Tuesday, November 25, 2014

I will not compare....

Our topic of discussion at the last MOPS meeting was Comparisons. I'm not sure that it was meant to be a Thanksgiving-themed discussion, but it came at the perfect time for me.

I thought peer pressure was just a high school problem...boy, was I wrong. The Mom World can be vicious, and I think social media makes it worse. One scroll through my Facebook news feed can reveal any number of "mommy debates."  Cloth vs. disposable diapers, formula vs. breast feeding, to rock your baby vs. not rocking, home school vs. Christian school vs. public school....and the list goes on and on. We are made to feel inferior if we don't raise our kids in the exact method as some "expert" suggests. I am amazed that I can feel guilty for not offering my kids something that other moms give their kids - when in all reality, Hudson could care less. We are bombarded with perfect family pictures and kids birthday parties that are more extravagant than my wedding.

Last week, we tried to take a family Christmas photo. I wasn't going for anything grand...just a casual picture of two adults and two kids.  The sun kept casting weird shadows. Nora's headband fell down on her forehead and looked like an 80's sweatband. After lots and lots of photos, we ended up with ONE that looked OK. And Hudson is even holding a bubble wand. But that's OK - I don't have to have spectacular shots of our family to send everyone for Christmas. It's a picture of our family. We are smiling and enjoying ourselves. As long as I don't start comparing it to other family pictures I see, I am happy with it.

I saw this quote and I have to constantly remind myself of its truth.

I am content with what I have as long as I am not comparing it to someone else's possessions, experiences, Christmas photos, etc.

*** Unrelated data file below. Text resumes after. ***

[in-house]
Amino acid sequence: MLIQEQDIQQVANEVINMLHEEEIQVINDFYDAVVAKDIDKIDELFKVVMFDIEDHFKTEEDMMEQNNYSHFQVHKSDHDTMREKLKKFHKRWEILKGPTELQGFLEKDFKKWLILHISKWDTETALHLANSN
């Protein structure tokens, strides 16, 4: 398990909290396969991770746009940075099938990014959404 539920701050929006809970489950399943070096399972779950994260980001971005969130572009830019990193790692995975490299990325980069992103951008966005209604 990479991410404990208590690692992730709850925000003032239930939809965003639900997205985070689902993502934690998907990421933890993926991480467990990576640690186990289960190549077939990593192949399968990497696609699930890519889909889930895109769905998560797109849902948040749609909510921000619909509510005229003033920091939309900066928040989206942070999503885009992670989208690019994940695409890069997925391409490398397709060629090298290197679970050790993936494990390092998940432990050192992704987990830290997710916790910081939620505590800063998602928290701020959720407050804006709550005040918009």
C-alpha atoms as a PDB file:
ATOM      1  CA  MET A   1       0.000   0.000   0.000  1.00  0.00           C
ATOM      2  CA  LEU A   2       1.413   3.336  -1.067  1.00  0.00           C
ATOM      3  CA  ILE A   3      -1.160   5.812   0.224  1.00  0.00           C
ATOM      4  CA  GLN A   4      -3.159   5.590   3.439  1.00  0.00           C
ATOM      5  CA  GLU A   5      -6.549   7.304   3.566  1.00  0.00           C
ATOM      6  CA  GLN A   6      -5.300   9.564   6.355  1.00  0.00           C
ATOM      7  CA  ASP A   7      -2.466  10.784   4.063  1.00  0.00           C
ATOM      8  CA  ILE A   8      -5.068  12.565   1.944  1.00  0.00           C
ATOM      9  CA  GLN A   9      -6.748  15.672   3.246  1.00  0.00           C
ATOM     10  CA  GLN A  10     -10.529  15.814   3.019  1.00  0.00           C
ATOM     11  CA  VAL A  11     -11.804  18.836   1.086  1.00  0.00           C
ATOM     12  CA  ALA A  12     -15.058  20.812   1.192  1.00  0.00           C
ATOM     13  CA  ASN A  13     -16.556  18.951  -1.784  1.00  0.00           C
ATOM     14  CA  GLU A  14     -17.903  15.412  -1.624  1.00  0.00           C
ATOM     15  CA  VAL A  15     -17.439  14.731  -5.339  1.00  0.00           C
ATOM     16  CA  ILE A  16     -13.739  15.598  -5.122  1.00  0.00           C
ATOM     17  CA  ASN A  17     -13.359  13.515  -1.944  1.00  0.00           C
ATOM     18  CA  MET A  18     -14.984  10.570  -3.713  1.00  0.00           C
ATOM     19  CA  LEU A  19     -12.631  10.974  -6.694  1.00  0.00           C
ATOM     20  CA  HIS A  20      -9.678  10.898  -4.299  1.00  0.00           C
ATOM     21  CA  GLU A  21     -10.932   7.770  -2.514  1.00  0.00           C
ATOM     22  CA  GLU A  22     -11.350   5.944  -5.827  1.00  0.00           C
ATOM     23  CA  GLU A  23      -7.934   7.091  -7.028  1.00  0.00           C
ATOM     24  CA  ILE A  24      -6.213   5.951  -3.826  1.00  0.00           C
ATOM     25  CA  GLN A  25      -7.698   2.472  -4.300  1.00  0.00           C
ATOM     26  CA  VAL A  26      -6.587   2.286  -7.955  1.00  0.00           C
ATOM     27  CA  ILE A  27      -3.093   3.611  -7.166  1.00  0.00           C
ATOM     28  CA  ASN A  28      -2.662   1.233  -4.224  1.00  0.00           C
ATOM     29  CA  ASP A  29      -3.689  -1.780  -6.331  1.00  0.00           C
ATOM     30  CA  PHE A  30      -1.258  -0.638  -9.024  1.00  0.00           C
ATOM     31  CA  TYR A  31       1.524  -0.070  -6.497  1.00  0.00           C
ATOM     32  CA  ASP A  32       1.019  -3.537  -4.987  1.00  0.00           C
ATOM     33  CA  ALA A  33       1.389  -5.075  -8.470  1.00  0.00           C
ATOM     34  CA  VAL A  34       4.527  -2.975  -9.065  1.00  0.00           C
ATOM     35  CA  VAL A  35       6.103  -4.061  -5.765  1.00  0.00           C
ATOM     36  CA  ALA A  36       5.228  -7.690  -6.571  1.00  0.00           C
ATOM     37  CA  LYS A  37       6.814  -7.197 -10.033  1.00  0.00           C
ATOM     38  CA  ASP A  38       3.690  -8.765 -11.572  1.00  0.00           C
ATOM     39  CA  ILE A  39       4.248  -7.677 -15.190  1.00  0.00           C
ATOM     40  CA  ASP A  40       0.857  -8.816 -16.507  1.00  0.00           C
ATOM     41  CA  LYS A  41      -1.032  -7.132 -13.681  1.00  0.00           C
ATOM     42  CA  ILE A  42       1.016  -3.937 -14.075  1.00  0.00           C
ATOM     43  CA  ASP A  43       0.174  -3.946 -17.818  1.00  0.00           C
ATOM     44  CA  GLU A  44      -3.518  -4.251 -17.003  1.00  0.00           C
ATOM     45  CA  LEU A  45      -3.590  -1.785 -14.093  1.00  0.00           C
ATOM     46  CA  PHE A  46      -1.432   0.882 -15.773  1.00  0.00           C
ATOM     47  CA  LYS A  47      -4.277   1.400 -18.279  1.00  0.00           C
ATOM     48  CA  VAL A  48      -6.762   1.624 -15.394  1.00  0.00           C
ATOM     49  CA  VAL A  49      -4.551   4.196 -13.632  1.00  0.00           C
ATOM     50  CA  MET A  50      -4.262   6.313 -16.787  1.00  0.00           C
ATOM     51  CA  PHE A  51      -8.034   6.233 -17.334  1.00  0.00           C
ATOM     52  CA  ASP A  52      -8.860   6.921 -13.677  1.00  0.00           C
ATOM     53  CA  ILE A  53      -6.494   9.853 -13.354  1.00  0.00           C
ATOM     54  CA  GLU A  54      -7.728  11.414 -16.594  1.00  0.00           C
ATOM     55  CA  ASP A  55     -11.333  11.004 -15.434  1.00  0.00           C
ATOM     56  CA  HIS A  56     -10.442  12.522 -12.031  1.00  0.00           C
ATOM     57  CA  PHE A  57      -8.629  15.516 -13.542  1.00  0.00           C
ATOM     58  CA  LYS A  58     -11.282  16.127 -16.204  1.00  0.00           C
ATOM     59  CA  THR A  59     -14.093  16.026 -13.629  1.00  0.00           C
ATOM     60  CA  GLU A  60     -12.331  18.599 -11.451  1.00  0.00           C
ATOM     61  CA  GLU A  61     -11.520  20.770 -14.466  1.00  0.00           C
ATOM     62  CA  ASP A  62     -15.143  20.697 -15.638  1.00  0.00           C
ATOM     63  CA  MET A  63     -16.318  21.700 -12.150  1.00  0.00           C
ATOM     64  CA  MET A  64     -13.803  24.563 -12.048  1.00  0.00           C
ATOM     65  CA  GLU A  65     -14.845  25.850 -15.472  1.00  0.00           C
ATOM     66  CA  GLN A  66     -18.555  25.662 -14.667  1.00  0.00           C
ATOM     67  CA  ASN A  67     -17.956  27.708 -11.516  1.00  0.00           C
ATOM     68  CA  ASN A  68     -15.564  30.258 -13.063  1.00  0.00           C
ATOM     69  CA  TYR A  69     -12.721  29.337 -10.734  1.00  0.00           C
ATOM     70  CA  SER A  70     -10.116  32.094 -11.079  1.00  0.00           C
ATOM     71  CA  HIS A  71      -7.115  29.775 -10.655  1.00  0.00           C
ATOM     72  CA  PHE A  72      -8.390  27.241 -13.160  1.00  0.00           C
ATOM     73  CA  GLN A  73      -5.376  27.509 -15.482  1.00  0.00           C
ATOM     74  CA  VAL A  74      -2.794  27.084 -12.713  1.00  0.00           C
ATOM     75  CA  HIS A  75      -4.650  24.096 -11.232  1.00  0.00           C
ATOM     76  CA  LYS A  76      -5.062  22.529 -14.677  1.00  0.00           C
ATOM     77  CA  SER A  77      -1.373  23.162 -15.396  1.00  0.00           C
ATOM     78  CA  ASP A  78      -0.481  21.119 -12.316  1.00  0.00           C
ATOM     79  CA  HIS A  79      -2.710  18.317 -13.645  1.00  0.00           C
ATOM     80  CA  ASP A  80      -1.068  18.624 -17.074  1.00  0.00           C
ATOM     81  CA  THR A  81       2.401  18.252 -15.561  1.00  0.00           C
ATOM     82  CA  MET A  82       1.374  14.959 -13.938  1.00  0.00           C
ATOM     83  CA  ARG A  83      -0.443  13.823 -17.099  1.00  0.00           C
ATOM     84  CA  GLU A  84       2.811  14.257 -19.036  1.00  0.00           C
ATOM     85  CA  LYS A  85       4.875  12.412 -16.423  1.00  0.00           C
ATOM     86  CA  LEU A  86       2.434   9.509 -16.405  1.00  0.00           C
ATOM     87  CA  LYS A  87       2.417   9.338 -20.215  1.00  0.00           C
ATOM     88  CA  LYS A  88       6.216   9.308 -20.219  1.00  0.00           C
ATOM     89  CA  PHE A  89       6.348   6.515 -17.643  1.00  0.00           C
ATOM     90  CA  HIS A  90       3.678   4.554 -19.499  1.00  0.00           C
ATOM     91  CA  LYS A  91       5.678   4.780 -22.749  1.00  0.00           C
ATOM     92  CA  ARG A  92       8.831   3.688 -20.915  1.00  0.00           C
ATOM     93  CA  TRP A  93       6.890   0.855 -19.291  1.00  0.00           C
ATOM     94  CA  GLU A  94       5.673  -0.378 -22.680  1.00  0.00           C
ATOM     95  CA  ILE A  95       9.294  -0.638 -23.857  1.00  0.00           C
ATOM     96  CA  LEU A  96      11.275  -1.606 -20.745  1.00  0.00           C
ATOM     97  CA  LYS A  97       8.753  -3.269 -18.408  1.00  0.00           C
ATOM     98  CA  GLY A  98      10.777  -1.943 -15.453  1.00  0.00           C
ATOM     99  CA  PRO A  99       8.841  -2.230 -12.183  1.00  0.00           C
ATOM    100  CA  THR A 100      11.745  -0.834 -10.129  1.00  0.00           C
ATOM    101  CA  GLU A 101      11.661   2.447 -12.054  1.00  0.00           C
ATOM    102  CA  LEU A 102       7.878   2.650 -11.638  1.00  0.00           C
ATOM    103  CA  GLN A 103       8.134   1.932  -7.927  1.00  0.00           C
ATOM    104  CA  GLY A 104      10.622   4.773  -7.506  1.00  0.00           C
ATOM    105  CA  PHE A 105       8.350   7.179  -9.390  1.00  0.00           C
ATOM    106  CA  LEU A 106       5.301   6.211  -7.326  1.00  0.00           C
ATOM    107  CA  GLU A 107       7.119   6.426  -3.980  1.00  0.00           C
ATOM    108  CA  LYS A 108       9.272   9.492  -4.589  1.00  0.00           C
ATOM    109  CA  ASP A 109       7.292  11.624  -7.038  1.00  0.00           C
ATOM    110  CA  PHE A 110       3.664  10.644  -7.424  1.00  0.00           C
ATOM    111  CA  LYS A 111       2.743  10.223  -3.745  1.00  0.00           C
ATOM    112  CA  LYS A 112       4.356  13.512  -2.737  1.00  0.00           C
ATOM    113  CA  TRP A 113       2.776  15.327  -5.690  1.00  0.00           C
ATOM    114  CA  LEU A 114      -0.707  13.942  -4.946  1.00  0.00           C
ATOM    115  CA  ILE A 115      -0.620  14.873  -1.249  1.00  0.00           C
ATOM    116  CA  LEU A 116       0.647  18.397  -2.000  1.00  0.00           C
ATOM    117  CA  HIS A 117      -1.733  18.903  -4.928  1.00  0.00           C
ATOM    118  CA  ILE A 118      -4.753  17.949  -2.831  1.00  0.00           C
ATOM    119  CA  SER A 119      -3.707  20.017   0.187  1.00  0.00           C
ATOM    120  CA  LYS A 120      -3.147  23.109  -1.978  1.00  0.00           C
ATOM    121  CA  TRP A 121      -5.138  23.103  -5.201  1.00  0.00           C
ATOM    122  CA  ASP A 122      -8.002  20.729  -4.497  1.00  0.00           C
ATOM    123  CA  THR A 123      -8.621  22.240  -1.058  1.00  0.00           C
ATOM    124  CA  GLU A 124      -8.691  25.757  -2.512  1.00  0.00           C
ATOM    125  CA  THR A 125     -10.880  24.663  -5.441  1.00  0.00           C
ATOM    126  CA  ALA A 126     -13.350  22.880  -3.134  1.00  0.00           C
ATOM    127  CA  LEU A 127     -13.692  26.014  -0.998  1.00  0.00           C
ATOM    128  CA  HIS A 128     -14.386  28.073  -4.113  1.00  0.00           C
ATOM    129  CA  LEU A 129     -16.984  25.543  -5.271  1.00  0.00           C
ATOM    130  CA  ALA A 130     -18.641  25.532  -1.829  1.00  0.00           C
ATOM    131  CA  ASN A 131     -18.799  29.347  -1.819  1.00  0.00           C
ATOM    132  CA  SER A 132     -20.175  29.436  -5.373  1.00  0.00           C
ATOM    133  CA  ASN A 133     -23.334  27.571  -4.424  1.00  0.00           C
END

When Hudson was around 6 months old, I had to unsubscribe from all of those developmental emails. You know, the ones sent to you each week, telling you what your child should be reaching for or saying or eating or smelling like by now. Hudson was born 7 weeks premature - and because of that he didn't always develop at exactly the same rate as the average child. Teeth didn't appear when the books said they should. He didn't sleep through the night like articles suggested. Each week, when those emails would arrive in my inbox, I found myself discouraged and frustrated. When I finally realized it was the emails and my comparing Hudson to the "average" child, I knew that a change had to be made. Once I stopped reading those descriptions, I was able to celebrate the milestones of his little life instead of comparing him to an article.  And even though Nora was born right on time, I still don't read those emails. She gets her regular well check-ups at the pediatrician where her progress is evaluated...and that's enough for me.  It's so easy to trade the joy that comes from their accomplishments for the disappointment that they are not like another person's child.

As we celebrate Thanksgiving this week, I want to focus on what I do have and what God has done for me. Why do I get so absorbed in what other families have or do? Why do I obsess over a clean house? Why do I think that my life needs to be like someone else's in order to be happy?

The reminders are everywhere. My dad always says "People buy things they don't need with money they don't have to impress people they don't like." Hudson likes to watch Veggie Tales - and Madame Blueberry learns to thank God for what she does have...and it was the latest topic at MOPS.

I'm thankful for these two kids. My life has completely changed. The Lord has been so good to us. That's what I want to focus on this Thanksgiving. I want to quit comparing...I think I would enjoy this awesome life I have a lot more. Because when I focus on what I do have, I am happier.

And just in case you're wondering...I had to bribe Hudson with fruit snacks in order to get a Thanksgiving picture. No perfect life here. 

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